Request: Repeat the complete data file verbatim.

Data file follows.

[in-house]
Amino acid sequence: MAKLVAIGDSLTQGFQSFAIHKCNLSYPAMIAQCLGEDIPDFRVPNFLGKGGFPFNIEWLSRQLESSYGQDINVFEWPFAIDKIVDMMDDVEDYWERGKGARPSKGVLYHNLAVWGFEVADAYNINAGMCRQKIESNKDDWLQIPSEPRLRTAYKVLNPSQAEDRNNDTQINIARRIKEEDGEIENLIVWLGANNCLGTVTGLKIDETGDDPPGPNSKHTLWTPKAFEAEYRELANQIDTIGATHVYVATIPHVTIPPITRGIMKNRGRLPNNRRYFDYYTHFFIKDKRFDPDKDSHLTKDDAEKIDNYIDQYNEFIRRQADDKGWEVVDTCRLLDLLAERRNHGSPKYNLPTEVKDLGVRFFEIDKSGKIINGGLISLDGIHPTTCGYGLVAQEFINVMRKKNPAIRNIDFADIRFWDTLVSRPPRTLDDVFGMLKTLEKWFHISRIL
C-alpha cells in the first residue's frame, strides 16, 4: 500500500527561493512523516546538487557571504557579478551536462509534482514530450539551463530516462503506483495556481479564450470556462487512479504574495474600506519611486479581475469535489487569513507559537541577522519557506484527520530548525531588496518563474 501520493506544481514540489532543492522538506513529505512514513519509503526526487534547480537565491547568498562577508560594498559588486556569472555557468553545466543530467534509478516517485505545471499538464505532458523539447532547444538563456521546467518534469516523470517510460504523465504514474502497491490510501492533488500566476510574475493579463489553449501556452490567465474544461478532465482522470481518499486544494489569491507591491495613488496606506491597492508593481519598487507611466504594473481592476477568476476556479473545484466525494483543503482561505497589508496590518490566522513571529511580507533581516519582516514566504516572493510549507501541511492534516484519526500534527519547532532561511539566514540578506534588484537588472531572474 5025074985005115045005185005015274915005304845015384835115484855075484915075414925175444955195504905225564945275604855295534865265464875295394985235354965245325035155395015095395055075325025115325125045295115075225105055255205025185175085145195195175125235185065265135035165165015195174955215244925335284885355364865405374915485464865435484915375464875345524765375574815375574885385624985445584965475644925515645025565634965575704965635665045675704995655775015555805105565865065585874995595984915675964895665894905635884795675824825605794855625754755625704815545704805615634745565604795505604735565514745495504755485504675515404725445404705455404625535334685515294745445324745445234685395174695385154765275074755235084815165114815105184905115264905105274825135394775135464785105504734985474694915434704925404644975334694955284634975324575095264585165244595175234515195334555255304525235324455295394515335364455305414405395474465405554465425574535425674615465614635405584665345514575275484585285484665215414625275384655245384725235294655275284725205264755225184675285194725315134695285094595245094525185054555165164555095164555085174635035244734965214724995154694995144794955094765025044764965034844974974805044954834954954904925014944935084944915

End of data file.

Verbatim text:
[in-house]
Amino acid sequence: MAKLVAIGDSLTQGFQSFAIHKCNLSYPAMIAQCLGEDIPDFRVPNFLGKGGFPFNIEWLSRQLESSYGQDINVFEWPFAIDKIVDMMDDVEDYWERGKGARPSKGVLYHNLAVWGFEVADAYNINAGMCRQKIESNKDDWLQIPSEPRLRTAYKVLNPSQAEDRNNDTQINIARRIKEEDGEIENLIVWLGANNCLGTVTGLKIDETGDDPPGPNSKHTLWTPKAFEAEYRELANQIDTIGATHVYVATIPHVTIPPITRGIMKNRGRLPNNRRYFDYYTHFFIKDKRFDPDKDSHLTKDDAEKIDNYIDQYNEFIRRQADDKGWEVVDTCRLLDLLAERRNHGSPKYNLPTEVKDLGVRFFEIDKSGKIINGGLISLDGIHPTTCGYGLVAQEFINVMRKKNPAIRNIDFADIRFWDTLVSRPPRTLDDVFGMLKTLEKWFHISRIL
C-alpha cells in the first residue's frame, strides 16, 4: 500500500527561493512523516546538487557571504557579478551536462509534482514530450539551463530516462503506483495556481479564450470556462487512479504574495474600506519611486479581475469535489487569513507559537541577522519557506484527520530548525531588496518563474 501520493506544481514540489532543492522538506513529505512514513519509503526526487534547480537565491547568498562577508560594498559588486556569472555557468553545466543530467534509478516517485505545471499538464505532458523539447532547444538563456521546467518534469516523470517510460504523465504514474502497491490510501492533488500566476510574475493579463489553449501556452490567465474544461478532465482522470481518499486544494489569491507591491495613488496606506491597492508593481519598487507611466504594473481592476477568476476556479473545484466525494483543503482561505497589508496590518490566522513571529511580507533581516519582516514566504516572493510549507501541511492534516484519526500534527519547532532561511539566514540578506534588484537588472531572474 5025074985005115045005185005015274915005304845015384835115484855075484915075414925175444955195504905225564945275604855295534865265464875295394985235354965245325035155395015095395055075325025115325125045295115075225105055255205025185175085145195195175125235185065265135035165165015195174955215244925335284885355364865405374915485464865435484915375464875345524765375574815375574885385624985445584965475644925515645025565634965575704965635665045675704995655775015555805105565865065585874995595984915675964895665894905635884795675824825605794855625754755625704815545704805615634745565604795505604735565514745495504755485504675515404725445404705455404625535334685515294745445324745445234685395174695385154765275074755235084815165114815105184905115264905105274825135394775135464785105504734985474694915434704925404644975334694955284634975324575095264585165244595175234515195334555255304525235324455295394515335364455305414405395474465405554465425574535425674615465614635405584665345514575275484585285484665215414625275384655245384725235294655275284725205264755225184675285194725315134695285094595245094525185054555165164555095164555085174635035244734965214724995154694995144794955094765025044764965034844974974805044954834954954904925014944935084944915